Pop Life ’97: Tunes Were Empty, but the Coffers Were Full





FORTY years ago today, “White Rabbit” by Jefferson Airplane cracked the Top 40. With it, and hits like “Light My Fire” by the Doors, 1967’s Summer of Love blossomed. And 40 years later, the media is still commemorating it.

From Rolling Stone to VH1 to an exhibition at the Whitney Museum of American Art, the summer of Summer of Love nostalgia is again upon us, complete with the obligatory images of dancing flower children.

By comparison, hardly anyone seems sentimental for the summer of 1997. Tastemakers recall the album “OK Computer” by Radiohead, and head-spinning techno singles by the Prodigy and the Chemical Brothers. But for most people, it was the summer that established the Spice Girls and boy bands, which only the most hard-core Justin Timberlake fan would recall fondly.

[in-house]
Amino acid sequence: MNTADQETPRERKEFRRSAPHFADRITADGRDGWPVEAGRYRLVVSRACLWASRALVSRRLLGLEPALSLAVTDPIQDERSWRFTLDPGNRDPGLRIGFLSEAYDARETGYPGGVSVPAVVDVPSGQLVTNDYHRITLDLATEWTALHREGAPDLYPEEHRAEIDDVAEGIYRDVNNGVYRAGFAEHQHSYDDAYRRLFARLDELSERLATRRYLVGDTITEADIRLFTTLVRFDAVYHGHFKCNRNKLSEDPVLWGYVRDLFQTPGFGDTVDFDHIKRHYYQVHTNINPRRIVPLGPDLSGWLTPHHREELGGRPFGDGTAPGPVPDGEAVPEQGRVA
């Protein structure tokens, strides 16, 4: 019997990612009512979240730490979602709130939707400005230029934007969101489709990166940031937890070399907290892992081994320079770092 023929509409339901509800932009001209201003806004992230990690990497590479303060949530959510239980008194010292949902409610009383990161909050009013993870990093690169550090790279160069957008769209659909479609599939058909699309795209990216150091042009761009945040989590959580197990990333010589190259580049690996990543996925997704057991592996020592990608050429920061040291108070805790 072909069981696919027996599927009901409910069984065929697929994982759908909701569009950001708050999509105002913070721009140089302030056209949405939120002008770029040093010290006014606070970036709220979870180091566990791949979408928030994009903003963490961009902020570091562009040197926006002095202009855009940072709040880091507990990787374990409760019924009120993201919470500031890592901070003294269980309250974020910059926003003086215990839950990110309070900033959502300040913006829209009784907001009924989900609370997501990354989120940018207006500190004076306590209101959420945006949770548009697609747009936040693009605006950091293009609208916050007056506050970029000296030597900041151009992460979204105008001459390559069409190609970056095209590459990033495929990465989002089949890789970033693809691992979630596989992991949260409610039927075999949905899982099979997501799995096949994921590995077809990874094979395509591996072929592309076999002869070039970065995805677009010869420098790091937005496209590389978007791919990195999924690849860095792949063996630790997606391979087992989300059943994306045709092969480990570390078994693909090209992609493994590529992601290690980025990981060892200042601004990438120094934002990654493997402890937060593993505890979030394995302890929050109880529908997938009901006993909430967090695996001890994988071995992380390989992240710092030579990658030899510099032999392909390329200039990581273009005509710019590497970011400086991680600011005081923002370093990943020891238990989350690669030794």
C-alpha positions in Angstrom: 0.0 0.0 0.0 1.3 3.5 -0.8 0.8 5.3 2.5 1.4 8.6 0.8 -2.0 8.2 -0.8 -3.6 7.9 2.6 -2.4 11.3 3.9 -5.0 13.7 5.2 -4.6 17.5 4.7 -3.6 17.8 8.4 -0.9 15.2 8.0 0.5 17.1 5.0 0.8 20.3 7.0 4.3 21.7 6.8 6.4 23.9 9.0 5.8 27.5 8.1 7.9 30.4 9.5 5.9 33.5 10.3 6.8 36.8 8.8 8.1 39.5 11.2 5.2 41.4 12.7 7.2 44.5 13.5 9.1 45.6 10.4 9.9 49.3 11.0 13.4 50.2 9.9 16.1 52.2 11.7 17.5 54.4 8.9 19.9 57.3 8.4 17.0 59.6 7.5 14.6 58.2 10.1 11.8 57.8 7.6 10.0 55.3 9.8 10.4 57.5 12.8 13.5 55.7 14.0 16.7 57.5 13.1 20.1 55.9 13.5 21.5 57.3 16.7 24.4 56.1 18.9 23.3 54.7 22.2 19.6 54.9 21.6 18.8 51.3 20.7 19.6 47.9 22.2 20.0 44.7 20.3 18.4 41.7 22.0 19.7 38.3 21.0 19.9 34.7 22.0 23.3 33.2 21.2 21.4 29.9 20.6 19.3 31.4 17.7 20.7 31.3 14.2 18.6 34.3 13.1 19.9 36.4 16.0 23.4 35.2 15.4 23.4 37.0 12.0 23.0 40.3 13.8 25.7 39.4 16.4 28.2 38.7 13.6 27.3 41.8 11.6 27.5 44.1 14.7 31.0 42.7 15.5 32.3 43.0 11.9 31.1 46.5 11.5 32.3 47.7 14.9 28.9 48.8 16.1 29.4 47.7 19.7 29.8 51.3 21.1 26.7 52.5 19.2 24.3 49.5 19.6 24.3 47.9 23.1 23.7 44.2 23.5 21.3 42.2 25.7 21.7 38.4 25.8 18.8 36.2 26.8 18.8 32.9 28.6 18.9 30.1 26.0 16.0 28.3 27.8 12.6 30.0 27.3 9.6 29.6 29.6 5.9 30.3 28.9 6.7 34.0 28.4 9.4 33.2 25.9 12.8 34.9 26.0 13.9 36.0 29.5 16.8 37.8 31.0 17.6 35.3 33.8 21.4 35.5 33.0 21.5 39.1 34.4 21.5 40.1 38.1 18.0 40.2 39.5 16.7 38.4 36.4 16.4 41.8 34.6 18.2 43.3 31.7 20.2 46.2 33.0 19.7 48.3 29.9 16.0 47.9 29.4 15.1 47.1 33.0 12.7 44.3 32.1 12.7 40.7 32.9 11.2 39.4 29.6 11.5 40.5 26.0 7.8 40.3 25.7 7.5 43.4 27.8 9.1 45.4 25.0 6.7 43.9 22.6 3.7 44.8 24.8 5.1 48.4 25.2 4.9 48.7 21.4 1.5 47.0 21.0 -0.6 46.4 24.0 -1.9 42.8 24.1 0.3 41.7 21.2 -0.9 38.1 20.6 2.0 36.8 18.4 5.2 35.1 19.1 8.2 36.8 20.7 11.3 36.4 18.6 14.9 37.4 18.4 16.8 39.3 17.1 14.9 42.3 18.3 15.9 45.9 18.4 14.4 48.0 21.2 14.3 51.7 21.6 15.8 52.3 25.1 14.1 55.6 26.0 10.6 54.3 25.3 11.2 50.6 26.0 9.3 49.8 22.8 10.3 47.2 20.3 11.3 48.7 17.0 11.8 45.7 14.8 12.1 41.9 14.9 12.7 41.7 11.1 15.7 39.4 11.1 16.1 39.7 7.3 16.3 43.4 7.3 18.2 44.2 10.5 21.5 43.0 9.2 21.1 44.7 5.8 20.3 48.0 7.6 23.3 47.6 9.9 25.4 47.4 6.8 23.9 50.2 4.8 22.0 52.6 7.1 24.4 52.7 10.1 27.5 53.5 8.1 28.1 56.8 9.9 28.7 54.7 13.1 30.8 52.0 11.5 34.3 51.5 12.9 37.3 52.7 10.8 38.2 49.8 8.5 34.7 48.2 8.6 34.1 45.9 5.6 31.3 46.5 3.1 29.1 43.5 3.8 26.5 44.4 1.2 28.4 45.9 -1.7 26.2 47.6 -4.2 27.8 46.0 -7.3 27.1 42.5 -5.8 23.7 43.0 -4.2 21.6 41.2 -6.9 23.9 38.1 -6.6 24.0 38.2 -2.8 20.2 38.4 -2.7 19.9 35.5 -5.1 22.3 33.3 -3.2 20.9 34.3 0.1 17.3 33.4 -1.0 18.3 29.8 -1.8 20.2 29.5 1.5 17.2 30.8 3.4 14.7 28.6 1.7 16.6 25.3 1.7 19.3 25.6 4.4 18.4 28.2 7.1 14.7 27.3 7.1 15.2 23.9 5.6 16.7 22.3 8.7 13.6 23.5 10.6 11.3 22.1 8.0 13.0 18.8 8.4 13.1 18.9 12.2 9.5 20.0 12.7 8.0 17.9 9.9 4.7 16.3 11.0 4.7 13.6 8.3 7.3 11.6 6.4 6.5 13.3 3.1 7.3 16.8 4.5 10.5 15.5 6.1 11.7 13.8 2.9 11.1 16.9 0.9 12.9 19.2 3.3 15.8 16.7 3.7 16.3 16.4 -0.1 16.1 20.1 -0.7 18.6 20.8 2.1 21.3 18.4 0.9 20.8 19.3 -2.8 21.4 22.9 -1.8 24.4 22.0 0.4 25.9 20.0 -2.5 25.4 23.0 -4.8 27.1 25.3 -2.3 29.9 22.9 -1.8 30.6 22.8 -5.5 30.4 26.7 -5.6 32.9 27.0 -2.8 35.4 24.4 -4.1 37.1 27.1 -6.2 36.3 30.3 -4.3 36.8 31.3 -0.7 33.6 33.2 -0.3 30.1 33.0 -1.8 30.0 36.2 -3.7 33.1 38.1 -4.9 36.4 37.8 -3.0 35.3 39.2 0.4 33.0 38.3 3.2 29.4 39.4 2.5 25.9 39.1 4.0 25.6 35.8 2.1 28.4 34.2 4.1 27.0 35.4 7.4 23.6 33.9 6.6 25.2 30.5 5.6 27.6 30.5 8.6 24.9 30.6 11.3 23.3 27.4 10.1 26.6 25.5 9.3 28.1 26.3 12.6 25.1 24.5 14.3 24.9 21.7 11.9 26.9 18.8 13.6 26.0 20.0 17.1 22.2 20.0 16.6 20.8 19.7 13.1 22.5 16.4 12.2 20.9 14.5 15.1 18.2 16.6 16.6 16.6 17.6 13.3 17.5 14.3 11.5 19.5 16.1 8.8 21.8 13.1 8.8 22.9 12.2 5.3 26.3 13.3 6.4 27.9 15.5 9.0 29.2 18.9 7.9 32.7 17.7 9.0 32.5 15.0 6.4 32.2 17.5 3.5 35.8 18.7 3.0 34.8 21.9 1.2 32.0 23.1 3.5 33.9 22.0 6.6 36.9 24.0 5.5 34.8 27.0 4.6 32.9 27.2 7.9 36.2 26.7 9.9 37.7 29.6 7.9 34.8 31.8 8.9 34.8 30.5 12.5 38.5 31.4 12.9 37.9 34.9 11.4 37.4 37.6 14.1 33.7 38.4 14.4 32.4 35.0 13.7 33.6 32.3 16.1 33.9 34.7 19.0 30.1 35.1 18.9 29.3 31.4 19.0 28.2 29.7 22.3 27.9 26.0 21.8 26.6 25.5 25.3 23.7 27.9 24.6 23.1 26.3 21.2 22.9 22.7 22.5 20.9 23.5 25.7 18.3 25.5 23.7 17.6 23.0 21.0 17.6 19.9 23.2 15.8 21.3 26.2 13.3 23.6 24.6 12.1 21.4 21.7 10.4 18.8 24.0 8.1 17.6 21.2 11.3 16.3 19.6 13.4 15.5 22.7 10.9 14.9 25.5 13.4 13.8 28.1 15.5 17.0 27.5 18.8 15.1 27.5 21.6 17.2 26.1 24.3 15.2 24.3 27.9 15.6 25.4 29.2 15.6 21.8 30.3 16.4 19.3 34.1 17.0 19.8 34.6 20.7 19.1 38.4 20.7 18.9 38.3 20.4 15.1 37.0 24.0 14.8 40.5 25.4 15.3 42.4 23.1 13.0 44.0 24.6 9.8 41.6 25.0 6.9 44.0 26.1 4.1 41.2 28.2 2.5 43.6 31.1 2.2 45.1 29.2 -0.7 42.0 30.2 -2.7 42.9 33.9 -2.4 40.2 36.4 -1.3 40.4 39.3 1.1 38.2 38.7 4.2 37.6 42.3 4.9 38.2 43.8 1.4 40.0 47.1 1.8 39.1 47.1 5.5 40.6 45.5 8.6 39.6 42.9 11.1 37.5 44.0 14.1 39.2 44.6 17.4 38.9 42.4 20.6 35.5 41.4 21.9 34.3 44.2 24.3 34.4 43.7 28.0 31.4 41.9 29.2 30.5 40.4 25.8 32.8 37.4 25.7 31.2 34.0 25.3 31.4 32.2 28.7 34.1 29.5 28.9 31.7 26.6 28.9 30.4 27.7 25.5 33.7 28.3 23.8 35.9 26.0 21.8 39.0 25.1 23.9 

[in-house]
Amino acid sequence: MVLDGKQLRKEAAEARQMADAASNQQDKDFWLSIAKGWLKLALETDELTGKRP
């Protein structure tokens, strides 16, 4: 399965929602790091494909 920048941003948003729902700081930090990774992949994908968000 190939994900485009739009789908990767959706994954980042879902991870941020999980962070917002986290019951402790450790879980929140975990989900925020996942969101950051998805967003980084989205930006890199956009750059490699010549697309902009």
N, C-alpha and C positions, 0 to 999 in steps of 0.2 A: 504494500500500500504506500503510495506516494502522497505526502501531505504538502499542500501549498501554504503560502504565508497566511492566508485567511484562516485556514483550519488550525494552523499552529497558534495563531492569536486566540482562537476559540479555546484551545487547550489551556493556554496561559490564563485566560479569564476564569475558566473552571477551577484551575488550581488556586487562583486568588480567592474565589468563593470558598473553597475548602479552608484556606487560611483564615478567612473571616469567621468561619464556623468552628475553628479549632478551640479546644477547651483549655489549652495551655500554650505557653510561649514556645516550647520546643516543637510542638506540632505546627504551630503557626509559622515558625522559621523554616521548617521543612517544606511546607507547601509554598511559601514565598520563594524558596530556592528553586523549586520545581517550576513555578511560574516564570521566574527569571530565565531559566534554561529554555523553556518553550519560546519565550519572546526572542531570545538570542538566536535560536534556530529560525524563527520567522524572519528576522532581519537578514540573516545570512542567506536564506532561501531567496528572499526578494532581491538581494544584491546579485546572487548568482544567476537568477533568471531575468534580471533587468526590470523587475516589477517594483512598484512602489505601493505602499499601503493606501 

Yet the time has come for a look back at those disreputable months of a decade ago, and not simply because some of its biggest hits have held up better than expected. For anyone who cares about music and its current chaotic state, the summer of 1997 was the start of the last golden era of pop (if not its final one) and, more important, the beginning of the end of the music business as we knew it.

“It was when things peaked,” said Jeff Price, an industry veteran and currently head of TuneCore, a digital-music service, “and it’s when things began to go to hell.”


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